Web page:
Having exorcised her daily Trump demons Ms. Goodyear returns to the question at hand. In trying to explain why the country’s most progressive, high-tech city can’t address the problem, she consults one Guy Geltner, an urban historian at the University of Amsterdam (apparently all the urban historians at SF State, Berkeley, Stanford, and Santa Clara were tied up). Prof. Geltner eruditely explains thusly:
“We look at poop, and it embodies something greater than a disease. It’s something about the human body and human body politic that we’re afraid of watching as we commute to work. Public defecation is associated with mental illness. It’s a loss of control. Who in their right mind, with the most minimal resources, would choose to squat between two parked cars. Who? To us, it’s this painful illustration of something gone unimaginably wrong. That’s more powerful than the actual biological dangers that these smelly piles pose.”
A more relevant question: Who in their right mind, when confronted with someone defecating in public, watches? For whom, other than a professor of urban studies at the University of Amsterdam, does poop “embody” anything? Maybe the French psychotherapists can explain.
The quote perfectly captures the postmodernness of modern progressivism, in which everything symbolizes something. Public defecation isn’t just a public health hazard, not to mention a crime, it’s a phenomenon to be explored and analyzed for what it illustrates and associates. The juxtaposition with the approach of aa capitalist (though he apparently doesn’t know he’s one) like Mr. Miller is stark: He actually did something to address the problem. He saw a market opportunity in helping people avoid stepping in excrement. Hey, no one ever said capitalism was pretty.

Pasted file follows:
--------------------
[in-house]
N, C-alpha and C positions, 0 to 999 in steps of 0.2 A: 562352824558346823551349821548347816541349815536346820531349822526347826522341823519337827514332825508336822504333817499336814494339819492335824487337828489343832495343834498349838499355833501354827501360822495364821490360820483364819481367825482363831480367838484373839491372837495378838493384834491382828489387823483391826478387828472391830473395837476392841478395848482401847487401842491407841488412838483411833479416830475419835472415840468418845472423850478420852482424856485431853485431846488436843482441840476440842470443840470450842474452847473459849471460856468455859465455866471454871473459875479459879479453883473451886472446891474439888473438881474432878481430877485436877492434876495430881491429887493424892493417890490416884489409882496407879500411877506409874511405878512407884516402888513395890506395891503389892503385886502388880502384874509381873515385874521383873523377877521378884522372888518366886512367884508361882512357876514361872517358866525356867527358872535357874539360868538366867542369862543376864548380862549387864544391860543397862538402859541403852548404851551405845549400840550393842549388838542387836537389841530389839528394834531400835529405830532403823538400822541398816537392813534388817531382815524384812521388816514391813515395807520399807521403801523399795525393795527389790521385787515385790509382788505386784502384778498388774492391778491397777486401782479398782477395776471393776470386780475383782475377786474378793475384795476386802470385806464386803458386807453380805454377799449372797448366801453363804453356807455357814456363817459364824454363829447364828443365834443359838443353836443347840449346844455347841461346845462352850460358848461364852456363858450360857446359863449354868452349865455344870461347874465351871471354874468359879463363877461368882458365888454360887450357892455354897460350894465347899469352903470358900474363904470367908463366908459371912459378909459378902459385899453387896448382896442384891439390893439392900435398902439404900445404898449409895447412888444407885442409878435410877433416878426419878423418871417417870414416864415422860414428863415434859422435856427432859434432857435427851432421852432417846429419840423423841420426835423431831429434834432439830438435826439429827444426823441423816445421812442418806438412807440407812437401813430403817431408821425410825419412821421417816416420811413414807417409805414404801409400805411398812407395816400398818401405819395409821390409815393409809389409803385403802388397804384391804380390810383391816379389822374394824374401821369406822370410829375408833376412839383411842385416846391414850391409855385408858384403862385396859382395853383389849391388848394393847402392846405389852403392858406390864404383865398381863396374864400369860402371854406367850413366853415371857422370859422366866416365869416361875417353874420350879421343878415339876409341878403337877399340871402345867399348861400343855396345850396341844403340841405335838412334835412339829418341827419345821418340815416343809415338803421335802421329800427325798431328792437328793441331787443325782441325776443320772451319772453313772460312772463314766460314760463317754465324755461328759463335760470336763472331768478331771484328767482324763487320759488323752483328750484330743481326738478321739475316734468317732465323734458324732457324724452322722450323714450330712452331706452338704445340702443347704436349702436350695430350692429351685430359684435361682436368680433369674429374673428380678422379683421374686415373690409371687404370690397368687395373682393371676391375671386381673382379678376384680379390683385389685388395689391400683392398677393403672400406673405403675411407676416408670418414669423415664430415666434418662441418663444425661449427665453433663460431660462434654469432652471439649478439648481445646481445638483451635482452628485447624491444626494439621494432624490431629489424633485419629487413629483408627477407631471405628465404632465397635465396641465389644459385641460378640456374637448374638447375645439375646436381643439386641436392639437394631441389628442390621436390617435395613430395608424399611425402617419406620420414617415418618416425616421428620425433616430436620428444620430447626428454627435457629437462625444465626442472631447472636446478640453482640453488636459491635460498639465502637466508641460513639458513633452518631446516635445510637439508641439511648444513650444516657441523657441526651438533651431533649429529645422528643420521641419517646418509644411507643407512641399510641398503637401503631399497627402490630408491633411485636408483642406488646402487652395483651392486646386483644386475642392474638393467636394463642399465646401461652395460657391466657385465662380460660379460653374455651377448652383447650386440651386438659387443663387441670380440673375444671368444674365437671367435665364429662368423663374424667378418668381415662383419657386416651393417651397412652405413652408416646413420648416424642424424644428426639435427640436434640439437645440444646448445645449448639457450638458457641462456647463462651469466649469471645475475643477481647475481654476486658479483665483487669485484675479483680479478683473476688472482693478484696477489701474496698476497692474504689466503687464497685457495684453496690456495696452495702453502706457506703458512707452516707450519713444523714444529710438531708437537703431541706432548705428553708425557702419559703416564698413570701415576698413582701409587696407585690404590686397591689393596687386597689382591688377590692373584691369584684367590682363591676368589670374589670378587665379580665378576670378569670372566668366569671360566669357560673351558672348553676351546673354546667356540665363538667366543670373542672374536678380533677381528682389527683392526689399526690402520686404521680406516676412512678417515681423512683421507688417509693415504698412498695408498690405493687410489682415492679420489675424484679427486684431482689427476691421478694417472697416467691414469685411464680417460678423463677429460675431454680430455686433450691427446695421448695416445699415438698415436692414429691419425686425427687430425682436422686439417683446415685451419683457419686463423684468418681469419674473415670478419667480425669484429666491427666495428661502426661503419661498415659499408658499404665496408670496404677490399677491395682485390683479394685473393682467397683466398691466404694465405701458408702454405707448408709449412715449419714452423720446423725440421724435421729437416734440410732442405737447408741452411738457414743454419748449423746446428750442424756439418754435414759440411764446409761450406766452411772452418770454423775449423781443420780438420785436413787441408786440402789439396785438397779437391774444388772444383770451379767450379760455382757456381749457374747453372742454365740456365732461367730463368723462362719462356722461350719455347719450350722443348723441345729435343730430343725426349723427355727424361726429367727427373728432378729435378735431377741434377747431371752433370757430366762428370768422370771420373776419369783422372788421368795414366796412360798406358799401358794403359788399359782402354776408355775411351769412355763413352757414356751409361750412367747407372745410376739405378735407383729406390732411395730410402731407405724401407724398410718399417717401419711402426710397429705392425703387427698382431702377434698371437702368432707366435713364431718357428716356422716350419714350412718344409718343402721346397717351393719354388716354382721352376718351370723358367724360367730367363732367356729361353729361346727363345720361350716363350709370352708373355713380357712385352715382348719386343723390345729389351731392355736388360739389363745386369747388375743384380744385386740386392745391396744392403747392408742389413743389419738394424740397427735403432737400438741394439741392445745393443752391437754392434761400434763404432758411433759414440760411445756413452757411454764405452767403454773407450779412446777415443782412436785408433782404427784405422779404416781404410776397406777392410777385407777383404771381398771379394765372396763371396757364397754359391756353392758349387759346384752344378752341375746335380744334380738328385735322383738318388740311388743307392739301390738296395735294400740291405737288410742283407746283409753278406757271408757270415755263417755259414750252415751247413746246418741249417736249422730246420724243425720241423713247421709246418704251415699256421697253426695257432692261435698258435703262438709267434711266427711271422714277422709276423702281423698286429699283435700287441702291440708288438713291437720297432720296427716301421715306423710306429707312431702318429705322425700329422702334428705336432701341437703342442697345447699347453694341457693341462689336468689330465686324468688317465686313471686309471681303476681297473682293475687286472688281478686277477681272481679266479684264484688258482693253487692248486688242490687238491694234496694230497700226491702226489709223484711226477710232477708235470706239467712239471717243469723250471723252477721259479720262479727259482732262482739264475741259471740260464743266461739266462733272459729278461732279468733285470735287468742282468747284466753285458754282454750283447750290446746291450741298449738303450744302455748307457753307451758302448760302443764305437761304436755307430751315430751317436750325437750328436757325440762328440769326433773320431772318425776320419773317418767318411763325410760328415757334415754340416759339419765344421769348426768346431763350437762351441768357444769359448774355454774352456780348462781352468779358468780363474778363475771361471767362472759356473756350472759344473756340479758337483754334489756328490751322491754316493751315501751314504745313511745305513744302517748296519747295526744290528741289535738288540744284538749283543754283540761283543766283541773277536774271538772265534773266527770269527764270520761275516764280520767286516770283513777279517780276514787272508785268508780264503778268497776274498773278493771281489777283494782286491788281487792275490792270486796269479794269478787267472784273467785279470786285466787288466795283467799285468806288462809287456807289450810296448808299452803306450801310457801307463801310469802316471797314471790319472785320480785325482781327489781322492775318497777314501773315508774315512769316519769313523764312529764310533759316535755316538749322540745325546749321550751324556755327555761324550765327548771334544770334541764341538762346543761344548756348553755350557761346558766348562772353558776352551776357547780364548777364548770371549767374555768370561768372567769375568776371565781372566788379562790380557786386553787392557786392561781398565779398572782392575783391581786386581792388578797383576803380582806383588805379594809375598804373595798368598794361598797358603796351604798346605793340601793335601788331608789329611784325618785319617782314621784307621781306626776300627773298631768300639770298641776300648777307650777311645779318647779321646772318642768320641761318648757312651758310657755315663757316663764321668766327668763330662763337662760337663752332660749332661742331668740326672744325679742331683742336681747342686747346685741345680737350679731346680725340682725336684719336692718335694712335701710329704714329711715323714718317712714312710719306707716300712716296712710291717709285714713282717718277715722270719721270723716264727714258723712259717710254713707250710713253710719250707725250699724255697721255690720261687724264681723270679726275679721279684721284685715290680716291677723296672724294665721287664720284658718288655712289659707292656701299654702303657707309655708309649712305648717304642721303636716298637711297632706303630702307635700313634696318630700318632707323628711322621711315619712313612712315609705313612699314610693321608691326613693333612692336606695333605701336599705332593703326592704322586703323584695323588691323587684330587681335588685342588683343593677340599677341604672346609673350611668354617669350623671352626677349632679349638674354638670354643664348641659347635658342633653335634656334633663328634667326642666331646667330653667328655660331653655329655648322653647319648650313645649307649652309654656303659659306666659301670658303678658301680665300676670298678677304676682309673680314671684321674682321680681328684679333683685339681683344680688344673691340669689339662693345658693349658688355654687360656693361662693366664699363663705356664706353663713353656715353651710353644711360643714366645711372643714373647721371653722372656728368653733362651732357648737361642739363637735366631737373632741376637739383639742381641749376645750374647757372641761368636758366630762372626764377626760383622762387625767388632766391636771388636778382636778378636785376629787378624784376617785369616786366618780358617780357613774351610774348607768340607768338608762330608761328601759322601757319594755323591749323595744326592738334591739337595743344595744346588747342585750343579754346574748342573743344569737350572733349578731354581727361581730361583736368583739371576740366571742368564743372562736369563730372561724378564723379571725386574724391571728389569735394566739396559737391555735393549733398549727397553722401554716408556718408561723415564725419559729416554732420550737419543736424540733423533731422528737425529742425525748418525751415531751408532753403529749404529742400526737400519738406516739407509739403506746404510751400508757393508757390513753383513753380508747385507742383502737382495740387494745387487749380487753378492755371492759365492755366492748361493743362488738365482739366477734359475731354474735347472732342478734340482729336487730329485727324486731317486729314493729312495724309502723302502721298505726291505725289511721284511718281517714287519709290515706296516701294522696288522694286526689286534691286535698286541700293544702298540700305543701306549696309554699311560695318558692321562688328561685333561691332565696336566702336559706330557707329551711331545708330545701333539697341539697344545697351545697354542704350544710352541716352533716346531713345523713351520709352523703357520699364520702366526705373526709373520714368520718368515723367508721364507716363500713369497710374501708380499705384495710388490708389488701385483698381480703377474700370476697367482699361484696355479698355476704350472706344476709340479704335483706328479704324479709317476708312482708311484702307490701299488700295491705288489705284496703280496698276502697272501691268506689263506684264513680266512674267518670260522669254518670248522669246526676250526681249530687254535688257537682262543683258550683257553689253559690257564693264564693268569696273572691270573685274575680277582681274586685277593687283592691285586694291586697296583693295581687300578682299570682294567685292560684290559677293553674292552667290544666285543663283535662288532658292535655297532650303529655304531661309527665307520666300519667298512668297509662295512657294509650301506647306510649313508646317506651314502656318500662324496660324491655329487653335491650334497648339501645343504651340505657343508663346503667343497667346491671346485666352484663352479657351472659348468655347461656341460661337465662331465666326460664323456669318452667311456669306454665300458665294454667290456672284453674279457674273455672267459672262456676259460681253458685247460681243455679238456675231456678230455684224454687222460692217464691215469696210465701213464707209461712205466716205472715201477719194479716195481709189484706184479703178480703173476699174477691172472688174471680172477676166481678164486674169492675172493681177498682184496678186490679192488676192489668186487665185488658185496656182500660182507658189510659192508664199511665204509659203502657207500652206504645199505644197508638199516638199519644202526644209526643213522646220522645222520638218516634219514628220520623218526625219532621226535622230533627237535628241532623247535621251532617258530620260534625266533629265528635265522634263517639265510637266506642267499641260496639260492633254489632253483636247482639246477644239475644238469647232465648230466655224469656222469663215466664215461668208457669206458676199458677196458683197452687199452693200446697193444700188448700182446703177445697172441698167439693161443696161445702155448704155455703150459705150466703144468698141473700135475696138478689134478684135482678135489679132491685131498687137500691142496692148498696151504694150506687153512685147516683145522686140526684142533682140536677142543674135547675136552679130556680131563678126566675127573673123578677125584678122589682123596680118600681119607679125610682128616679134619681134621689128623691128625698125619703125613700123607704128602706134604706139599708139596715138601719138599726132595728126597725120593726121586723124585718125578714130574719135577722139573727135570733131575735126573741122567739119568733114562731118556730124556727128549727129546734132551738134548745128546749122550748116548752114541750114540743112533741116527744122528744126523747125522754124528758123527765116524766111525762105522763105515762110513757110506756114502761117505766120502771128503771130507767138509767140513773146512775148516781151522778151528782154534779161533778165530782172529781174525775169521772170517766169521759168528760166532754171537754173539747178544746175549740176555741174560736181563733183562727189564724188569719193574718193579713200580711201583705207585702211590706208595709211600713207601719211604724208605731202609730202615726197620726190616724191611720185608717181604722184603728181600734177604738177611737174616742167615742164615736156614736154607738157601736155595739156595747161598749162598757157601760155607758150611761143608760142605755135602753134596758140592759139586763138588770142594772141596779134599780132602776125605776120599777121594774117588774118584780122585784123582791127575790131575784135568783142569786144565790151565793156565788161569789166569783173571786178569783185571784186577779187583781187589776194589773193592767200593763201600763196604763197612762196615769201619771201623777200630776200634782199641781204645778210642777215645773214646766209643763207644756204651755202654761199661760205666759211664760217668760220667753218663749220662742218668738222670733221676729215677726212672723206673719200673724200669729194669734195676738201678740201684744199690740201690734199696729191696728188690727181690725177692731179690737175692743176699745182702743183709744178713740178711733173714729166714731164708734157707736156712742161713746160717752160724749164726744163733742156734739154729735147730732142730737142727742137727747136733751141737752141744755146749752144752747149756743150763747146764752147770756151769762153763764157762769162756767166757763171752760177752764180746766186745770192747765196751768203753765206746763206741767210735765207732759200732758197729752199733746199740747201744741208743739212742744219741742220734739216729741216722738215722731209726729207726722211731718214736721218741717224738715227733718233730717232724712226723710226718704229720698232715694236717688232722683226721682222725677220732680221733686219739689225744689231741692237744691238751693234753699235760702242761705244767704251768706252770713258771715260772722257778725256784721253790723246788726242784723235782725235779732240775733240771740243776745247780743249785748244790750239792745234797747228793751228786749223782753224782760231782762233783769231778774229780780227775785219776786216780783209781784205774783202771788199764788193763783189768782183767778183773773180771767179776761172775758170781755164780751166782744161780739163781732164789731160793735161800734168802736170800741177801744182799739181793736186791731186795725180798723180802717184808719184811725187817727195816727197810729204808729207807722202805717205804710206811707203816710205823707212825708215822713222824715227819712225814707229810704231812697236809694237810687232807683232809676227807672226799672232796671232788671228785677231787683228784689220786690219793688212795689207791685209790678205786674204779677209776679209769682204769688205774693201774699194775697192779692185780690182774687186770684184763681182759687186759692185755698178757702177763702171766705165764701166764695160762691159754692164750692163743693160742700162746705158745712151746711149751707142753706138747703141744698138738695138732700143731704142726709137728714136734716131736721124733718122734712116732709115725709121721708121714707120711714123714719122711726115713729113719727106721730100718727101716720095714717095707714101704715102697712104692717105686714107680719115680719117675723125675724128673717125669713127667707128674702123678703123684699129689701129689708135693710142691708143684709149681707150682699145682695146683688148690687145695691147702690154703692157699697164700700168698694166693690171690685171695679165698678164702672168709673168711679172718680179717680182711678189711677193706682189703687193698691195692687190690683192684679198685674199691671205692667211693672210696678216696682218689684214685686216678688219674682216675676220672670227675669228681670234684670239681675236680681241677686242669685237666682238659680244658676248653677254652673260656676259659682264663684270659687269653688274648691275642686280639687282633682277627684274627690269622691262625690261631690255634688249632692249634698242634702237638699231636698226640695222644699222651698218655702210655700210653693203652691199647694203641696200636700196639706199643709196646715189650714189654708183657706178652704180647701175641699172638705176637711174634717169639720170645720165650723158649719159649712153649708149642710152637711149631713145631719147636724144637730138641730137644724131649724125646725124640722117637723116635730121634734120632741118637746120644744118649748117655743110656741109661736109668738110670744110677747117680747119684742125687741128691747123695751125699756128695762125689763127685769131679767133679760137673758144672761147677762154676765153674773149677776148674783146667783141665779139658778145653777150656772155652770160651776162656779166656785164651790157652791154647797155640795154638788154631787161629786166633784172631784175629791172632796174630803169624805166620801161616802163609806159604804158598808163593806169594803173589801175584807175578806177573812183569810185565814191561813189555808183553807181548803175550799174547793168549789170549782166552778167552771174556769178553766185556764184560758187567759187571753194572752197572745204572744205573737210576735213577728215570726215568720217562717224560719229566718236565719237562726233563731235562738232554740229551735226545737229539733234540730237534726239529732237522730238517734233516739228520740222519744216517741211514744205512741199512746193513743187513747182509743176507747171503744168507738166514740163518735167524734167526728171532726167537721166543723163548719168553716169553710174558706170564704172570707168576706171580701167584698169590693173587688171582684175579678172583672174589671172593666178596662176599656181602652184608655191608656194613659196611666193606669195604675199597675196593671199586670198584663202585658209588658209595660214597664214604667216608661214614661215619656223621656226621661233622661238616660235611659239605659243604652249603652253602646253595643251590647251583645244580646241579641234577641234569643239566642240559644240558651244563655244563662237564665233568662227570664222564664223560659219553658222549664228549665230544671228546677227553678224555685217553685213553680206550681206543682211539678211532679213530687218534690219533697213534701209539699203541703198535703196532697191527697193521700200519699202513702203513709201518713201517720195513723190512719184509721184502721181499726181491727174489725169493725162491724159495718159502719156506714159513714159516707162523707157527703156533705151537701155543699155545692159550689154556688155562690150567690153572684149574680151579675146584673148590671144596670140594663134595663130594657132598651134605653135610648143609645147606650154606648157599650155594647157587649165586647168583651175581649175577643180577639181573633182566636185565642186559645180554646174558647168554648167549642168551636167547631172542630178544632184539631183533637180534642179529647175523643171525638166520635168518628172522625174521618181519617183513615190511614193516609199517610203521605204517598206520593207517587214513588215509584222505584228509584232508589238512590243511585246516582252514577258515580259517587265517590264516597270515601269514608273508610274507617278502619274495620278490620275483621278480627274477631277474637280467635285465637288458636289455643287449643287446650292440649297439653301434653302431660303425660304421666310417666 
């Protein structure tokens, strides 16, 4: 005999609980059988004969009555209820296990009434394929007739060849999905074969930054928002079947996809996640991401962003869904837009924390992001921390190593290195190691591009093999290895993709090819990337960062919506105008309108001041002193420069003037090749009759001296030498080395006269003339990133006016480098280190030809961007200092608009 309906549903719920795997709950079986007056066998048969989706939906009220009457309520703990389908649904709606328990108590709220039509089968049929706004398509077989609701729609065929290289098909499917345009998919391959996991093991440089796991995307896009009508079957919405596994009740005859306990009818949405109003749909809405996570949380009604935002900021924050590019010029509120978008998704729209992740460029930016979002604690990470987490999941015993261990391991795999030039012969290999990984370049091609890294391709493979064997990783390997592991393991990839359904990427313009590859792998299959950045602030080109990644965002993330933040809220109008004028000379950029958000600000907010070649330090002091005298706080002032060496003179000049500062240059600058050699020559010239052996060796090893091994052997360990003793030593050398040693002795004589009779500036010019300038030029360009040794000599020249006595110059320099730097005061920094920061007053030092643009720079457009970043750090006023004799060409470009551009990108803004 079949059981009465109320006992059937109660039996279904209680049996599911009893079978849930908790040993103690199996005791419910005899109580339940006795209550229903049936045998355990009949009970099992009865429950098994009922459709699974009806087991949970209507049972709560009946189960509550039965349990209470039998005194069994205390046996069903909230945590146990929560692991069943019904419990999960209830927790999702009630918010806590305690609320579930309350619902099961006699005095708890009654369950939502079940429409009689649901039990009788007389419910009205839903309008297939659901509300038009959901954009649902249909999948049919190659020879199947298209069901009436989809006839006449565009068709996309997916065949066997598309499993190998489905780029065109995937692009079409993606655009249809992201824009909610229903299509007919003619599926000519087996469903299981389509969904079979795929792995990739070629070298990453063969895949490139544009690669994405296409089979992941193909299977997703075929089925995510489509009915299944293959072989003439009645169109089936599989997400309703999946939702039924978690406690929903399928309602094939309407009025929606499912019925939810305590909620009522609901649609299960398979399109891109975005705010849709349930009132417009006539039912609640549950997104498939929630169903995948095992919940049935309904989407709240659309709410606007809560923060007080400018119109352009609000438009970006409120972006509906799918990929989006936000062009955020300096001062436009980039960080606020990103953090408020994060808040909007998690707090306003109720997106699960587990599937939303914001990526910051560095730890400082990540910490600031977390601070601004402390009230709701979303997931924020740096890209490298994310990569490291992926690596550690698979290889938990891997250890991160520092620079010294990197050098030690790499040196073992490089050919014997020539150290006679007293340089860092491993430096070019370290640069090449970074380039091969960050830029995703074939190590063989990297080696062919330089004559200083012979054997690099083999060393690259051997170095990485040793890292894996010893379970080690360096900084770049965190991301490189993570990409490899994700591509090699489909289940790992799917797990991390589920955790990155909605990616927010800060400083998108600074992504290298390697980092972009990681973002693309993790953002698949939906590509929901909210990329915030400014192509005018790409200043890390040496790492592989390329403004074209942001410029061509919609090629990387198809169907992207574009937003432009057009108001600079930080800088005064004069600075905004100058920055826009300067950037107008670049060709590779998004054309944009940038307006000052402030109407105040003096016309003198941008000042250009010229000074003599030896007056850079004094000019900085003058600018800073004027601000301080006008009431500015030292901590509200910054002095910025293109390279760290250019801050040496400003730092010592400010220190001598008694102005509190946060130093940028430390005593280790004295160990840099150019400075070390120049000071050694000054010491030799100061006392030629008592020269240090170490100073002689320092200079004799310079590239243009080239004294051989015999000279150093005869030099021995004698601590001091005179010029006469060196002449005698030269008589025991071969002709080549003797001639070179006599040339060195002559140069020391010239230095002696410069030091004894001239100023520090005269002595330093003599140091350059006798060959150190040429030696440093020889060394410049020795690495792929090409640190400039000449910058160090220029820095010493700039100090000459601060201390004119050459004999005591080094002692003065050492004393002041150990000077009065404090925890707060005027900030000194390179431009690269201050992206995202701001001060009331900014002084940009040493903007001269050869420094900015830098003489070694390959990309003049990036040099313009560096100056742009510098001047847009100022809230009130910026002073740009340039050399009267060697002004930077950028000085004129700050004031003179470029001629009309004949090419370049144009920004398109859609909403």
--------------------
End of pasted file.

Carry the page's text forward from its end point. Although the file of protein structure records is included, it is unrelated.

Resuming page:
The essay ends by comparing modern U.S. cities unfavorably to those in medieval Europe. This has become a disconcertingly common refrain among progressives, the notion that the distant past is superior to the present. According to Ms. Goodyear, “epidemiologically, the largest medieval city in Western Europe —Paris, which had a population of two hundred thousand people before the Black Death—was biologically far safer than contemporary San Francisco or Los Angeles.”
Re-read that sentence. A city in which a third of the population was wiped out by plague, a city that for centuries was notorious for its noxious stench, routine disease outbreaks, and rampant dumping of refuse in the Seine River, including dead animals and, yes, tons of poop – somehow was biologically safer than today’s L.A. Far safer, in fact. There isn’t nearly space here to go into how factually wrong that assertion is, so here’s an excellent essay about the history of sanitation in Paris (we recommend against reading it while you’re eating).
Ultimately Ms. Goodyear’s essay tells us less about homelessness and poop in San Francisco than about the modern progressive worldview. It’s a view that reduces complex social and economic questions to a rudimentary didactic: Everything bad is capitalism’s fault (or Donald Trump’s, or America’s) and the only good in this baleful country is progressivism. It ultimately is reducible to a form of self-loathing, lashing out at the country and system that have been so good and generous with people like Ms. Goodyear. It’s a modern incarnation of the medieval Christian practice of self-flagellation.
Meanwhile, the good professor does have one point: Something has gone unimaginably wrong in San Francisco, and all along the west coast. Suffice it to say, the solutions won’t be found in French psychotherapy, at Dutch universities, or in the pages of the New Yorker.